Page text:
Using the pixels described by , we calculate their Median and Median Absolute Deviation . Any grey level in the image , satisfying Eq. 5
, represents a potential WMI based on the “Modified Z-score” metriciglewicz1993detect .
The Modified Z-score uses the median instead of the mean, as the former is more robust to outliers. Also, as mentioned earlier, the parts of the ventricles undetected by MSER (or GA) lie in the range of values for satisfying Eq. 6, and thus are not included as WMI.
2.2 Filtering WM hyper-intensities
The next step is to define a mask for the potential WMI candidates, such that pixels of image whose grey level satisfies Eq. 5 belong to . We enumerate the 8-connected objects found in using the method described in bwlabel (page 40-48). The general procedure is described below.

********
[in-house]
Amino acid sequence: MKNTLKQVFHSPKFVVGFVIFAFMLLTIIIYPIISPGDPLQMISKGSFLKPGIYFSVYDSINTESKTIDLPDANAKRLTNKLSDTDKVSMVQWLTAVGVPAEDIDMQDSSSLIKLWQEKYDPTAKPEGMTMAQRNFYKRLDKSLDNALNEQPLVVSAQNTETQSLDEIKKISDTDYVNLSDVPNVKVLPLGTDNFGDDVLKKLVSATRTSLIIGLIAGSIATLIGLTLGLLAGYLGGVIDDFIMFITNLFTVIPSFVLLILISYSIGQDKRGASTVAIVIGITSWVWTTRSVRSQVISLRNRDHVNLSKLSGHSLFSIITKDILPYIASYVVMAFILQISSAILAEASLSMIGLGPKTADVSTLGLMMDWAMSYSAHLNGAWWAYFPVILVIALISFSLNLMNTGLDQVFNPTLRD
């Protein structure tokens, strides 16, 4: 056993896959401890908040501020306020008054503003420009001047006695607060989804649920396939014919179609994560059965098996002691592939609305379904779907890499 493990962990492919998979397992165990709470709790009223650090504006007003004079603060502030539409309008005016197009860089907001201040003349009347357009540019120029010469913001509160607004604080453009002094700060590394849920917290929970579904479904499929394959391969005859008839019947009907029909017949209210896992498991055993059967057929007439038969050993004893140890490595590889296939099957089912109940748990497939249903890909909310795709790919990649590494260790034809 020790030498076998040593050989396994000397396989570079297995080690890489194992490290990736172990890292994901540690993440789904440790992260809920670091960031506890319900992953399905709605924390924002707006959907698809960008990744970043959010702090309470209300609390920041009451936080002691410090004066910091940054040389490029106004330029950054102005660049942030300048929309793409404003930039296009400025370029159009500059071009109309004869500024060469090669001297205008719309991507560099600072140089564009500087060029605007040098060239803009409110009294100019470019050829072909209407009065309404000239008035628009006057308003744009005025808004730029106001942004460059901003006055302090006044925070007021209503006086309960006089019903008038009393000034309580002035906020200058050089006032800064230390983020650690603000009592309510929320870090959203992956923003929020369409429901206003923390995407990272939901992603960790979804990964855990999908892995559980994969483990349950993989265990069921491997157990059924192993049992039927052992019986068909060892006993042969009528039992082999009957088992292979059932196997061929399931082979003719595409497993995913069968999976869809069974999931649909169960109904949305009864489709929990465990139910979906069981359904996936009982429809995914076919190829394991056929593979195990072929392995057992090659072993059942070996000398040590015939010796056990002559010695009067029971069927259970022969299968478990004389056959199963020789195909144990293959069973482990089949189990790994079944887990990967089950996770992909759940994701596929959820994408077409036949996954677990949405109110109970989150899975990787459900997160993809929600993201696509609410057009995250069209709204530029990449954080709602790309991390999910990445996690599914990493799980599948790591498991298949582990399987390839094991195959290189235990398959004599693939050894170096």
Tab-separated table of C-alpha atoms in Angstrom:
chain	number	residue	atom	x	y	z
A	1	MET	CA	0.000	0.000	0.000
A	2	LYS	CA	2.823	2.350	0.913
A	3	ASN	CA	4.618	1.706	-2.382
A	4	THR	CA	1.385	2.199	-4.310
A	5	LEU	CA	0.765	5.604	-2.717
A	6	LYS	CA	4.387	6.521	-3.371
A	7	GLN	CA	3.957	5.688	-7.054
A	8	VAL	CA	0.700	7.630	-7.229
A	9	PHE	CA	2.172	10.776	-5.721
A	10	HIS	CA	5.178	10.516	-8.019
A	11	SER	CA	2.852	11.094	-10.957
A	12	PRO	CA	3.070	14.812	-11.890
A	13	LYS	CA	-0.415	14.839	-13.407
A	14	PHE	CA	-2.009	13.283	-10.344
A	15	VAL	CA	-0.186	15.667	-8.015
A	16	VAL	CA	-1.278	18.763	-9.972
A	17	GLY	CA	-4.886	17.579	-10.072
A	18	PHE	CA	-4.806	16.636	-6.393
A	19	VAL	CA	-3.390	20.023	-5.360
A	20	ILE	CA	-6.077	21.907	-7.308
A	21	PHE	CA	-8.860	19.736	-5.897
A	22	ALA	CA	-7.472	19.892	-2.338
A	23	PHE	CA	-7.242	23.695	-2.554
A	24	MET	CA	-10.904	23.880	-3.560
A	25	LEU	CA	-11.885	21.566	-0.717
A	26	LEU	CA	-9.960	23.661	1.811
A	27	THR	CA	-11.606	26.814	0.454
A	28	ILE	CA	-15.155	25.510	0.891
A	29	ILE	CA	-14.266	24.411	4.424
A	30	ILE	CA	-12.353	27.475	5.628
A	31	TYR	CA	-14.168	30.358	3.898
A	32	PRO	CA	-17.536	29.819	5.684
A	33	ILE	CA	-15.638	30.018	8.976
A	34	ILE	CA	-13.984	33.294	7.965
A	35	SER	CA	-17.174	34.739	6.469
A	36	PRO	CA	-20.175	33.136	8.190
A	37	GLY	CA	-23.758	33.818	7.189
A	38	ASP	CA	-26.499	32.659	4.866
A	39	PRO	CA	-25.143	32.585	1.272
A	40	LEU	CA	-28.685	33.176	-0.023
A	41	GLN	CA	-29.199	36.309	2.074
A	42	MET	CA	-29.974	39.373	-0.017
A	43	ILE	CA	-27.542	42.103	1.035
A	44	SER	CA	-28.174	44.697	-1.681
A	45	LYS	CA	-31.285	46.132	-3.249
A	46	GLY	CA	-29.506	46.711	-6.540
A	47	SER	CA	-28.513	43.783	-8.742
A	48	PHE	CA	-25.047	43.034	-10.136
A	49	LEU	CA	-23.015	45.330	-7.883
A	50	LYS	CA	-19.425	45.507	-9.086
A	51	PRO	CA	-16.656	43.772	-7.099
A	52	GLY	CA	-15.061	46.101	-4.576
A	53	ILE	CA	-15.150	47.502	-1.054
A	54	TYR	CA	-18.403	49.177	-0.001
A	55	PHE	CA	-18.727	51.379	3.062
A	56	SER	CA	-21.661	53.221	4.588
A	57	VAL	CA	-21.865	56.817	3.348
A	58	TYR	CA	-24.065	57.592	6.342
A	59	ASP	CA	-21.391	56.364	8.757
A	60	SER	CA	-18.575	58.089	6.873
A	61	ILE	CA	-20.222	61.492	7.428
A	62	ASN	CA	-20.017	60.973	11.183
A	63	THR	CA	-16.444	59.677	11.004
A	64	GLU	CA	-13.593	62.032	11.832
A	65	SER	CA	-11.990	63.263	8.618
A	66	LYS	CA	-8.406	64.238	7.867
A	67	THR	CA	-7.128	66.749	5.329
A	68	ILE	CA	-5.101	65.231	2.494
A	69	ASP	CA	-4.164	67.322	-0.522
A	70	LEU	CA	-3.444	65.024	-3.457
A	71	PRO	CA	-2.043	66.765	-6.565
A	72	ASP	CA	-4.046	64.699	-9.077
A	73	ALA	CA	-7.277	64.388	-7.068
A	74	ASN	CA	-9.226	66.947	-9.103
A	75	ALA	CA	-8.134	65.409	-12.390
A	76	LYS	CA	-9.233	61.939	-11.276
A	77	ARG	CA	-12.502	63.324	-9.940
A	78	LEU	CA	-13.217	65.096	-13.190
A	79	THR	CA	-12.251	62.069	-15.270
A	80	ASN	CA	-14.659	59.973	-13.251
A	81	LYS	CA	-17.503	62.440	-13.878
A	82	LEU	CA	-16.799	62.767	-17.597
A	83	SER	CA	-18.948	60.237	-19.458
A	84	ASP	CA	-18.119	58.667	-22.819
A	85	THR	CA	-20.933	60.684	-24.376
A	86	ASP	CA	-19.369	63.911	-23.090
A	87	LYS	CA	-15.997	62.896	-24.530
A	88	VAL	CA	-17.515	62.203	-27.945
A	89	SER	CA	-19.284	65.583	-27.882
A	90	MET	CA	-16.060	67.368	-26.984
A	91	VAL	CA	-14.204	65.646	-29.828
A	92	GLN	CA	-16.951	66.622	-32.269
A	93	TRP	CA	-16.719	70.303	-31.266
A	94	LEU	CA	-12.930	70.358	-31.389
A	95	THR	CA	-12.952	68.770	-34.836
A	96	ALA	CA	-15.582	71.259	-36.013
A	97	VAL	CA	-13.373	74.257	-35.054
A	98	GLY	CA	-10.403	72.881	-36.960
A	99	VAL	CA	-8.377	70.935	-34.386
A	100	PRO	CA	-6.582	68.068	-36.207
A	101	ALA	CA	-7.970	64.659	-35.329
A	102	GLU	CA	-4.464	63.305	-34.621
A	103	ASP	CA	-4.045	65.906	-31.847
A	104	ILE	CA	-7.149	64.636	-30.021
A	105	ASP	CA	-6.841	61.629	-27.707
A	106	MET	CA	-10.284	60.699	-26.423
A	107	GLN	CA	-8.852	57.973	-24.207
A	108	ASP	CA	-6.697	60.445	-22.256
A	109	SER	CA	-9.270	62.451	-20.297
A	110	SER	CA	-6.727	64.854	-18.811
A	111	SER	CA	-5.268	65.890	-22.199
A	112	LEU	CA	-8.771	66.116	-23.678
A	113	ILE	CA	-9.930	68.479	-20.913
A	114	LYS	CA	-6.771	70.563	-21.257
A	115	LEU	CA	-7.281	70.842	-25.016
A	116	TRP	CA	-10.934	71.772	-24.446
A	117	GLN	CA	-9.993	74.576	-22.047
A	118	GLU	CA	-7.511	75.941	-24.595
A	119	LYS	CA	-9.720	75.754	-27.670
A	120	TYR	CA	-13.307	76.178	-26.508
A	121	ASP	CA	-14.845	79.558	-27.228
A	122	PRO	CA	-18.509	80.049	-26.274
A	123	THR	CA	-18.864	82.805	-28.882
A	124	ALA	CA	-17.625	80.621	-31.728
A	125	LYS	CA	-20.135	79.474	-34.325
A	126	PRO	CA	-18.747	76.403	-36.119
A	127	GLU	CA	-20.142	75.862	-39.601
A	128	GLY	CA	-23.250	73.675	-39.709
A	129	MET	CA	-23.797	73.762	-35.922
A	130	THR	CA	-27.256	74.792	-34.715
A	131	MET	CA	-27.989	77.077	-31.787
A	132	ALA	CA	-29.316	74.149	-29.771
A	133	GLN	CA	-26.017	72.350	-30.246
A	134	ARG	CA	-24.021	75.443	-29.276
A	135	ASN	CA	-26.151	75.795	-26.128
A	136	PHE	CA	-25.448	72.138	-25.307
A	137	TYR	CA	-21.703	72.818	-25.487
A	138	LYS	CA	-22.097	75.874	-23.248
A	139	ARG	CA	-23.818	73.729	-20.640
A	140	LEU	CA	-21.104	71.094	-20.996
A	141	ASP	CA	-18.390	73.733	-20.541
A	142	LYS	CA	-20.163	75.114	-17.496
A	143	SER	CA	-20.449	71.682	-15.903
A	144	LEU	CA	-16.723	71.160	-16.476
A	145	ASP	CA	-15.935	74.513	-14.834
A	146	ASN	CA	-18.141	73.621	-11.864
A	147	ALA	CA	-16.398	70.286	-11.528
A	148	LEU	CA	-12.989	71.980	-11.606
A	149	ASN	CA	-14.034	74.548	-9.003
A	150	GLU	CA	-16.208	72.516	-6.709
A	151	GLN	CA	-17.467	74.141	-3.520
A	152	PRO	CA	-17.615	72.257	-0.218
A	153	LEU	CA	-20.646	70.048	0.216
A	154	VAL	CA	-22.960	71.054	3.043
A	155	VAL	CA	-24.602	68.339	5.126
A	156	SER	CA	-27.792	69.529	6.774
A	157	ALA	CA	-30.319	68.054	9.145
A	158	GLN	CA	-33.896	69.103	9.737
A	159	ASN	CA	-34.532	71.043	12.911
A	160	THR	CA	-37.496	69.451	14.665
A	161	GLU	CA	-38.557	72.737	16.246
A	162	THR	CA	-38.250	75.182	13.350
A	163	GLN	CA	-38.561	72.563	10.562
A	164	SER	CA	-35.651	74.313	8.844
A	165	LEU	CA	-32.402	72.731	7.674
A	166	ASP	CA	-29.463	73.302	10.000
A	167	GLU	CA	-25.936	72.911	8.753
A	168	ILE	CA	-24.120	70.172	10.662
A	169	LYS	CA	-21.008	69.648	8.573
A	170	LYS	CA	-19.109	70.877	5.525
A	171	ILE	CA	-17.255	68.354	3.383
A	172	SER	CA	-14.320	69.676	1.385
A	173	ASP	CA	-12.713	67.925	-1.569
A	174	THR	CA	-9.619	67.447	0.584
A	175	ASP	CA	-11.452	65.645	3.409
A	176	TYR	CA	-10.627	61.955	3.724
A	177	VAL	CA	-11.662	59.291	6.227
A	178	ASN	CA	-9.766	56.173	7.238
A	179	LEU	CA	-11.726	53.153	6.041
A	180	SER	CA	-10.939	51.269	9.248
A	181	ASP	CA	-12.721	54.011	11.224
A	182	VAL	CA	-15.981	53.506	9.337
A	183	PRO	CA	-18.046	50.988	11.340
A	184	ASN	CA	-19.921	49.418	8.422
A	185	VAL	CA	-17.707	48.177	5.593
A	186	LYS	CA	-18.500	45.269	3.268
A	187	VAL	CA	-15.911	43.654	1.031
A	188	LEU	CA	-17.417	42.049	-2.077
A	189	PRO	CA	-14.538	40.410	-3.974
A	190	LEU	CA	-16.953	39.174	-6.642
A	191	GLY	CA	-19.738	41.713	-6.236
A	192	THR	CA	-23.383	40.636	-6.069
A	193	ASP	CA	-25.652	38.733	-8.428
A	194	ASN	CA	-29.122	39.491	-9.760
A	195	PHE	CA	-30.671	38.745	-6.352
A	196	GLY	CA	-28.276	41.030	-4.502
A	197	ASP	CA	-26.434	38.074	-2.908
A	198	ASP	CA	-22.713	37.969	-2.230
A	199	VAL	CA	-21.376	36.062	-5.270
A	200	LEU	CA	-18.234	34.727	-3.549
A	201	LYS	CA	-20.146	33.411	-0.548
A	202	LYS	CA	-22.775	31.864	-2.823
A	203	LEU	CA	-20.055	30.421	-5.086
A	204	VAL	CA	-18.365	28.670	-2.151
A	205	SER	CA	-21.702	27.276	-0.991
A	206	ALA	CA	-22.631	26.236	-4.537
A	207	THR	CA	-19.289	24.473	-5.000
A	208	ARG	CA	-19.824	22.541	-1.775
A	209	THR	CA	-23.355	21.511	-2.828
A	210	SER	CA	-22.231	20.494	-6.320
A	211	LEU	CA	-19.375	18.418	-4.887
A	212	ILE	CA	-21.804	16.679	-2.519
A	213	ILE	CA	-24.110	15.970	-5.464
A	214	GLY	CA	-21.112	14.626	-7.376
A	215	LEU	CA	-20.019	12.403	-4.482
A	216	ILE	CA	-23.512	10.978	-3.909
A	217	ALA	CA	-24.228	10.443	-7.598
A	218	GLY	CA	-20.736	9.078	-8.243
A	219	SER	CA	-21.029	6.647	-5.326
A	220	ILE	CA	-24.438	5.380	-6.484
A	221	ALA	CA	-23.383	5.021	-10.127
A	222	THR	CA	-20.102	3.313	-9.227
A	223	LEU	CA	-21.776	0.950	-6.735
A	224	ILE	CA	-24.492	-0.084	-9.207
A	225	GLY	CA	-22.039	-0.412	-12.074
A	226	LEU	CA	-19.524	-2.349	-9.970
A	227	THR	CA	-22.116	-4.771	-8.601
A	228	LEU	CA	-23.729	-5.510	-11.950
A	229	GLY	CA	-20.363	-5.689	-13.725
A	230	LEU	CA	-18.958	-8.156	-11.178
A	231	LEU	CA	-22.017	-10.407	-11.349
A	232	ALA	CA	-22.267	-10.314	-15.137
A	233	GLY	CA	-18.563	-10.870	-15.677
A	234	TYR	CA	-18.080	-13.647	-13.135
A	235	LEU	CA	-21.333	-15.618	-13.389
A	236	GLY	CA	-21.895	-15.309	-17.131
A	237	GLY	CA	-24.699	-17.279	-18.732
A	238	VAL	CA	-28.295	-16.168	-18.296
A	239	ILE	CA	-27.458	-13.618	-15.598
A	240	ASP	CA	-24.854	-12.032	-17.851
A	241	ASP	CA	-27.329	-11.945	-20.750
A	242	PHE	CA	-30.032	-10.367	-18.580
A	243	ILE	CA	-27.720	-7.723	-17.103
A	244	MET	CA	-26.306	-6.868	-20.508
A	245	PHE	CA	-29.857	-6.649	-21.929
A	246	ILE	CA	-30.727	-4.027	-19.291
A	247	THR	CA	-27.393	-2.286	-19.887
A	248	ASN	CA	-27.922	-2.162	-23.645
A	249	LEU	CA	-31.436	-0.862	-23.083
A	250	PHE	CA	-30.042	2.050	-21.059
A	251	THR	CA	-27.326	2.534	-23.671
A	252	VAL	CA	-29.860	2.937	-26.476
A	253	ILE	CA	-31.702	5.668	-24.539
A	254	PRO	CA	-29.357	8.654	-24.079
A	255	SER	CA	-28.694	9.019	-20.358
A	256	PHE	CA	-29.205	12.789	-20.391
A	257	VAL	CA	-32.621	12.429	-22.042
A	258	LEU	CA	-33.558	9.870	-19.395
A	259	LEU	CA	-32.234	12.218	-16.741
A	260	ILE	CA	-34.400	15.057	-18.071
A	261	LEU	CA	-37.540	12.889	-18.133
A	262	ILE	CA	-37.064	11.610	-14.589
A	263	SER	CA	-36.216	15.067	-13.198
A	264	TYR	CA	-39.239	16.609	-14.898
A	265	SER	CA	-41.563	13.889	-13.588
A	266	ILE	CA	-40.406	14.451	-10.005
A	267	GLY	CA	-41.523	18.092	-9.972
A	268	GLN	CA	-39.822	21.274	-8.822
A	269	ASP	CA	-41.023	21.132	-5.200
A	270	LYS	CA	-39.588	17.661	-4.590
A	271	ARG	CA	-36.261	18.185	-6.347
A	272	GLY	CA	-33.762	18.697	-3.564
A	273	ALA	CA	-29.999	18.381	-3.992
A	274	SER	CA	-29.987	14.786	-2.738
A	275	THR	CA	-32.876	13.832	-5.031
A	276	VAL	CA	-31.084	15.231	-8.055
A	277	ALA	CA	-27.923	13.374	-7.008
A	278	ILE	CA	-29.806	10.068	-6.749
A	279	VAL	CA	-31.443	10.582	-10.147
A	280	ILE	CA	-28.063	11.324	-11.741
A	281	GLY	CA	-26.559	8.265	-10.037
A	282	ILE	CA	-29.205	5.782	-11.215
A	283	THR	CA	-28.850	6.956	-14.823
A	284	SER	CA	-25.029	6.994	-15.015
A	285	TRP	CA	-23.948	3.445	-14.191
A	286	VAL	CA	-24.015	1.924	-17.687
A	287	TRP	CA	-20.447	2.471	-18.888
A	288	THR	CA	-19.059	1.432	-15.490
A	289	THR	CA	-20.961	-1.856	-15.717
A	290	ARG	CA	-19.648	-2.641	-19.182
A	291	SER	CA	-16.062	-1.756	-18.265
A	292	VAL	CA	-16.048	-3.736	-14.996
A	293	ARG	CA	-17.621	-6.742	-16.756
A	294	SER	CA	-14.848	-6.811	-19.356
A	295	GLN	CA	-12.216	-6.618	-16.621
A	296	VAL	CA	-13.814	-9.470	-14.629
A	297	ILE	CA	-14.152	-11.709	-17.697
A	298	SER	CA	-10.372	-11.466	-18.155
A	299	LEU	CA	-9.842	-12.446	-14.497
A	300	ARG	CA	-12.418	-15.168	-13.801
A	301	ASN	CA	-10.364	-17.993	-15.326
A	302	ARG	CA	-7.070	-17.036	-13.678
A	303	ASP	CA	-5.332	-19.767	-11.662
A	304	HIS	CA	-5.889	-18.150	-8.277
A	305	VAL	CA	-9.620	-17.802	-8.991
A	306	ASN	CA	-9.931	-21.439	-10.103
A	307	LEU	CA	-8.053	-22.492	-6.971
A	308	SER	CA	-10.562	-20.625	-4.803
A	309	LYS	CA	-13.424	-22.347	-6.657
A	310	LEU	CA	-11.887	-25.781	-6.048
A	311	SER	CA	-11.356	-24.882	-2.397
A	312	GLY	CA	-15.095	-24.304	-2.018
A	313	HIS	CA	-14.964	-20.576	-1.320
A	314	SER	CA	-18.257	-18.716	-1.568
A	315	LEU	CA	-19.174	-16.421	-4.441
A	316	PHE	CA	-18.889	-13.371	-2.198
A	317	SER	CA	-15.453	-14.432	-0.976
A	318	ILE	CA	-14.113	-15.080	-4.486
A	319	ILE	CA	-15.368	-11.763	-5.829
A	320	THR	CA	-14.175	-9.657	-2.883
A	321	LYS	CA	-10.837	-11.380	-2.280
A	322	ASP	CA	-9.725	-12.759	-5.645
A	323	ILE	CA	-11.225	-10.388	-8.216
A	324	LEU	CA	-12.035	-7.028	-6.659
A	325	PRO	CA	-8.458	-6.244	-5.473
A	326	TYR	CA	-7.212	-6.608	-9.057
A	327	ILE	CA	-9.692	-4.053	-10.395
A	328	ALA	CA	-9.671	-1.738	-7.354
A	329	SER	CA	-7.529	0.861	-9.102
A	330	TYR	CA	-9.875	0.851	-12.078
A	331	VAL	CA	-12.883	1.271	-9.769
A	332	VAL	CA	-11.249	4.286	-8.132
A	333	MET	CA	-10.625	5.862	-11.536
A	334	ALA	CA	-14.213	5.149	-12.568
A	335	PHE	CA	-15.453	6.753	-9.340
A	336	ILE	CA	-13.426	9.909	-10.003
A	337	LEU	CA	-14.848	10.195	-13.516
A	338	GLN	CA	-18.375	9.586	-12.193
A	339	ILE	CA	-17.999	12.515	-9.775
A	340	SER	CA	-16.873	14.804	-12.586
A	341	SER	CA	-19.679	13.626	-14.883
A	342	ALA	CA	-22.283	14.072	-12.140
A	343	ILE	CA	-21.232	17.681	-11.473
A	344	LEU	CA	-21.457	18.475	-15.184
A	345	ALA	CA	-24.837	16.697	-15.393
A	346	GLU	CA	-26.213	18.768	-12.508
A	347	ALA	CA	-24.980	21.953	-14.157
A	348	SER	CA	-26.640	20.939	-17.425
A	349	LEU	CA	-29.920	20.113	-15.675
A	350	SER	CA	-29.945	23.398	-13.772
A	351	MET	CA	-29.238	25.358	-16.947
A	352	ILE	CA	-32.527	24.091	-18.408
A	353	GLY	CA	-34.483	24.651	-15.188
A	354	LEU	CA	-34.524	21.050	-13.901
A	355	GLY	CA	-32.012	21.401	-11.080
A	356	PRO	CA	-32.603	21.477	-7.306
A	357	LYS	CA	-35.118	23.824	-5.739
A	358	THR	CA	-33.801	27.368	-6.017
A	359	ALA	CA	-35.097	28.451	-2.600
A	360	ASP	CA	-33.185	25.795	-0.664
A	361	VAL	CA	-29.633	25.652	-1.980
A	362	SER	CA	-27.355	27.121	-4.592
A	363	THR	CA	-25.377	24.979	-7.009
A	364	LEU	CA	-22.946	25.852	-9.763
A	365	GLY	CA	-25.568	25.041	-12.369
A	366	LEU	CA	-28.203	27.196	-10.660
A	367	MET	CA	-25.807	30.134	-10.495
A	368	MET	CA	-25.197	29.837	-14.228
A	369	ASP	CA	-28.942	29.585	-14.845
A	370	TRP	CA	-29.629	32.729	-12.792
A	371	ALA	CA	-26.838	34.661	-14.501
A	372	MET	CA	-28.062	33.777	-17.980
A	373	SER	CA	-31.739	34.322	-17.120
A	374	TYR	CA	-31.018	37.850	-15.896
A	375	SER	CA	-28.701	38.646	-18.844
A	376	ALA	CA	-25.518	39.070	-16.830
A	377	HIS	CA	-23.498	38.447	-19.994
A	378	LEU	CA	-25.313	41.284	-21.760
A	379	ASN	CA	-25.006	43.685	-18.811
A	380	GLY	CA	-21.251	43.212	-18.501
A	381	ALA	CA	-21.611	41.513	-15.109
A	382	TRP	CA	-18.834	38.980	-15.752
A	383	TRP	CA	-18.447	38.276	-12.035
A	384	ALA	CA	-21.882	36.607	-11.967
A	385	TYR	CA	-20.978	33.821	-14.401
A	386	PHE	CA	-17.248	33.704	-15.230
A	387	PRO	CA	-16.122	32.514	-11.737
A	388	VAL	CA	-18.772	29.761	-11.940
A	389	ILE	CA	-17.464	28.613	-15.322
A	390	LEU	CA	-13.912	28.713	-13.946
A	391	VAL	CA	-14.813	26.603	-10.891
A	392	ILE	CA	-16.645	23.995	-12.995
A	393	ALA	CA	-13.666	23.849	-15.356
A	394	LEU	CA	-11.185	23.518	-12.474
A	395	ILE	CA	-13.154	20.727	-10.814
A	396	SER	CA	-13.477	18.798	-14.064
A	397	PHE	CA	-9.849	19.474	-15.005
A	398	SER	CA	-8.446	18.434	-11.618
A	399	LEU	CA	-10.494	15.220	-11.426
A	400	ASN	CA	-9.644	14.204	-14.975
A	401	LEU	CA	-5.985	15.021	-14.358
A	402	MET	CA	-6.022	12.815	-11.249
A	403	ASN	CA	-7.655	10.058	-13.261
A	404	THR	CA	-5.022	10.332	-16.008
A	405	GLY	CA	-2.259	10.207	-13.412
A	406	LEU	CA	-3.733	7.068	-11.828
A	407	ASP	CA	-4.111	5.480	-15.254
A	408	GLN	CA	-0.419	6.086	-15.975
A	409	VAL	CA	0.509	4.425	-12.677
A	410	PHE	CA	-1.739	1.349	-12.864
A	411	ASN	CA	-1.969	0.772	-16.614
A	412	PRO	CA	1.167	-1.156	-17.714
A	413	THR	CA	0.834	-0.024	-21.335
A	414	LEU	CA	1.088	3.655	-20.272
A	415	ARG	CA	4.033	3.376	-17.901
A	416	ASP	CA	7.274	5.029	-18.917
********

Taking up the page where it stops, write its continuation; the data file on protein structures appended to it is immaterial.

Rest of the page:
Run-length encode the input image.
Scan the runs, assign preliminary labels, and store label equivalences in a local equivalence table.
Resolve the equivalence classes.
Relabel the runs based on the resolved equivalence classes.
The above procedure returns a set of objects . We then compute the sizes of the corresponding objects as . We discard the largest objects, e.g., segments of the skull boundary, as they are outliers. Our experimental observations verified that in T1 images, the skull shares similar intensity as the WM injuries; both lie above the normal range of WM intensities. Thus, the skull naturally forms the biggest objects in the set (within the top ). In the next step, we perform a binary